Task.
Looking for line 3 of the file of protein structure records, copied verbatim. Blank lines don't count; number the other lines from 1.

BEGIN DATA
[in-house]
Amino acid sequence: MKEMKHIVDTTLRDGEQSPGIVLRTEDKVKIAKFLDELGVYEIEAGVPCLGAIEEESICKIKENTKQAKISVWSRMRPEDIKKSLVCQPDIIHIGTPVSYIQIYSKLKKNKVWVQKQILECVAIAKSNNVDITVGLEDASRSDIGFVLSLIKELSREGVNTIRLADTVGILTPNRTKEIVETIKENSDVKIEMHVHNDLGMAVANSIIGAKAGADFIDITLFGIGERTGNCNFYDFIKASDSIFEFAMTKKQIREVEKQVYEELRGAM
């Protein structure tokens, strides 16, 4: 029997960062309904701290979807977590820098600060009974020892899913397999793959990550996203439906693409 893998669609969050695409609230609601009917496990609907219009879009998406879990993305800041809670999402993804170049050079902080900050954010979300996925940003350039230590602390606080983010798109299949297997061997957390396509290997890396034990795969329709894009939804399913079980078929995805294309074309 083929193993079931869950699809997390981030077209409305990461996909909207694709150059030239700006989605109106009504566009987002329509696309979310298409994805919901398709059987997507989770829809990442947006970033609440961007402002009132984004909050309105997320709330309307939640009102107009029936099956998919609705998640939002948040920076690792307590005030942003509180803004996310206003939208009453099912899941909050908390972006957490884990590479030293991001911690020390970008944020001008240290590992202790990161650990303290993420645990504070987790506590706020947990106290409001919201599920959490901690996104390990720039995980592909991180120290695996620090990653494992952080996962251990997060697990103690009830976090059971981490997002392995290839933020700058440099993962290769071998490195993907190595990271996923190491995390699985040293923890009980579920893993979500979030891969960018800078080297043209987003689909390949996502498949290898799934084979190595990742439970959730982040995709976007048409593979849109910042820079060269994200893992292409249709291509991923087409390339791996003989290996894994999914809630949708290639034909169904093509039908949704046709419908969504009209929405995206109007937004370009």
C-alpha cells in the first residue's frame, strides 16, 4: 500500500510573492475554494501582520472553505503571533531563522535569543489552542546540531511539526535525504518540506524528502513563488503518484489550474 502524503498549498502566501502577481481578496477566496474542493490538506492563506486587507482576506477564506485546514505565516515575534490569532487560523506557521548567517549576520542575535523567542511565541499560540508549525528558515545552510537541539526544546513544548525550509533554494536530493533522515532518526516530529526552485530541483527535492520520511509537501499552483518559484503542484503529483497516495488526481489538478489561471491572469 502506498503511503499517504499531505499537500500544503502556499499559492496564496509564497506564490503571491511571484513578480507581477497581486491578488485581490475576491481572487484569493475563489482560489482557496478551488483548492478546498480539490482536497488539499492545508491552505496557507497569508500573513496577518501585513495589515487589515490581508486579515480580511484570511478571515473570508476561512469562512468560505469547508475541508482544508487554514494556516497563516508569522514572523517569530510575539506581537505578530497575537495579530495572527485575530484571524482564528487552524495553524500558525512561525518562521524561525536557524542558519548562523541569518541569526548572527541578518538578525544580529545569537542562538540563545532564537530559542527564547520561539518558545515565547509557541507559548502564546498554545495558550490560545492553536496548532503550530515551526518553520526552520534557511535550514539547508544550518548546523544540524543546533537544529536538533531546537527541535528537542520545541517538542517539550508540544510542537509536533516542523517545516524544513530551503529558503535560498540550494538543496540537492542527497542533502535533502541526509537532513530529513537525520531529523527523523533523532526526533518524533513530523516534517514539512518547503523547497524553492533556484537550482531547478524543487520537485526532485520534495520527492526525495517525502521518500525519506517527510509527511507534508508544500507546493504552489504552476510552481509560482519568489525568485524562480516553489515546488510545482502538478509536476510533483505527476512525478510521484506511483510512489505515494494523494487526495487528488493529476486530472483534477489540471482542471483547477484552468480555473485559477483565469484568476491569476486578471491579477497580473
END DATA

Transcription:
């Protein structure tokens, strides 16, 4: 029997960062309904701290979807977590820098600060009974020892899913397999793959990550996203439906693409 893998669609969050695409609230609601009917496990609907219009879009998406879990993305800041809670999402993804170049050079902080900050954010979300996925940003350039230590602390606080983010798109299949297997061997957390396509290997890396034990795969329709894009939804399913079980078929995805294309074309 083929193993079931869950699809997390981030077209409305990461996909909207694709150059030239700006989605109106009504566009987002329509696309979310298409994805919901398709059987997507989770829809990442947006970033609440961007402002009132984004909050309105997320709330309307939640009102107009029936099956998919609705998640939002948040920076690792307590005030942003509180803004996310206003939208009453099912899941909050908390972006957490884990590479030293991001911690020390970008944020001008240290590992202790990161650990303290993420645990504070987790506590706020947990106290409001919201599920959490901690996104390990720039995980592909991180120290695996620090990653494992952080996962251990997060697990103690009830976090059971981490997002392995290839933020700058440099993962290769071998490195993907190595990271996923190491995390699985040293923890009980579920893993979500979030891969960018800078080297043209987003689909390949996502498949290898799934084979190595990742439970959730982040995709976007048409593979849109910042820079060269994200893992292409249709291509991923087409390339791996003989290996894994999914809630949708290639034909169904093509039908949704046709419908969504009209929405995206109007937004370009």